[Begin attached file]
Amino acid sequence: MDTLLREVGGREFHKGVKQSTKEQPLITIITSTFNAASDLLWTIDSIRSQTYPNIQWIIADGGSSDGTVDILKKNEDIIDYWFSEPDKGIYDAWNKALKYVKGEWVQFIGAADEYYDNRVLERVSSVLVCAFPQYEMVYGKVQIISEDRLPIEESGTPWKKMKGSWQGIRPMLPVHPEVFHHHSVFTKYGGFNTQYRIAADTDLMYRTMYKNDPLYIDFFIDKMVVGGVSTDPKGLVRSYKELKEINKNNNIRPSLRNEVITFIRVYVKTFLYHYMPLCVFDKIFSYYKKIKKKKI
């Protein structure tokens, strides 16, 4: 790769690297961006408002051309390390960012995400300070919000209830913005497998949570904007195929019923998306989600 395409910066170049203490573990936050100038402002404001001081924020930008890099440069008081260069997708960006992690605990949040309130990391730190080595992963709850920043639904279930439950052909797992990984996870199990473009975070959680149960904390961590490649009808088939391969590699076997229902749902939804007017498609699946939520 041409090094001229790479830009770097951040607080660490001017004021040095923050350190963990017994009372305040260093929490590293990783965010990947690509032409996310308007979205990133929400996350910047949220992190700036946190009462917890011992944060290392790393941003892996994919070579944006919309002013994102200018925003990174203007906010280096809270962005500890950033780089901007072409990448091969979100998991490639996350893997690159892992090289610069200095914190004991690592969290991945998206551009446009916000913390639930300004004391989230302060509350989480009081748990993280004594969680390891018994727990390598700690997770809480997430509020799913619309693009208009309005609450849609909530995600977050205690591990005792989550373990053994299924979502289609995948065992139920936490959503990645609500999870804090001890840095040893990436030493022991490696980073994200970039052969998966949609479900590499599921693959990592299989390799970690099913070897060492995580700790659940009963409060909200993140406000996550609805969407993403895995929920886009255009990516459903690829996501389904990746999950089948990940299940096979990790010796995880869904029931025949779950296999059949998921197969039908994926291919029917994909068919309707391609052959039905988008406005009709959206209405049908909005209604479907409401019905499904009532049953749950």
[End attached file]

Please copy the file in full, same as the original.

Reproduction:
Amino acid sequence: MDTLLREVGGREFHKGVKQSTKEQPLITIITSTFNAASDLLWTIDSIRSQTYPNIQWIIADGGSSDGTVDILKKNEDIIDYWFSEPDKGIYDAWNKALKYVKGEWVQFIGAADEYYDNRVLERVSSVLVCAFPQYEMVYGKVQIISEDRLPIEESGTPWKKMKGSWQGIRPMLPVHPEVFHHHSVFTKYGGFNTQYRIAADTDLMYRTMYKNDPLYIDFFIDKMVVGGVSTDPKGLVRSYKELKEINKNNNIRPSLRNEVITFIRVYVKTFLYHYMPLCVFDKIFSYYKKIKKKKI
């Protein structure tokens, strides 16, 4: 790769690297961006408002051309390390960012995400300070919000209830913005497998949570904007195929019923998306989600 395409910066170049203490573990936050100038402002404001001081924020930008890099440069008081260069997708960006992690605990949040309130990391730190080595992963709850920043639904279930439950052909797992990984996870199990473009975070959680149960904390961590490649009808088939391969590699076997229902749902939804007017498609699946939520 041409090094001229790479830009770097951040607080660490001017004021040095923050350190963990017994009372305040260093929490590293990783965010990947690509032409996310308007979205990133929400996350910047949220992190700036946190009462917890011992944060290392790393941003892996994919070579944006919309002013994102200018925003990174203007906010280096809270962005500890950033780089901007072409990448091969979100998991490639996350893997690159892992090289610069200095914190004991690592969290991945998206551009446009916000913390639930300004004391989230302060509350989480009081748990993280004594969680390891018994727990390598700690997770809480997430509020799913619309693009208009309005609450849609909530995600977050205690591990005792989550373990053994299924979502289609995948065992139920936490959503990645609500999870804090001890840095040893990436030493022991490696980073994200970039052969998966949609479900590499599921693959990592299989390799970690099913070897060492995580700790659940009963409060909200993140406000996550609805969407993403895995929920886009255009990516459903690829996501389904990746999950089948990940299940096979990790010796995880869904029931025949779950296999059949998921197969039908994926291919029917994909068919309707391609052959039905988008406005009709959206209405049908909005209604479907409401019905499904009532049953749950």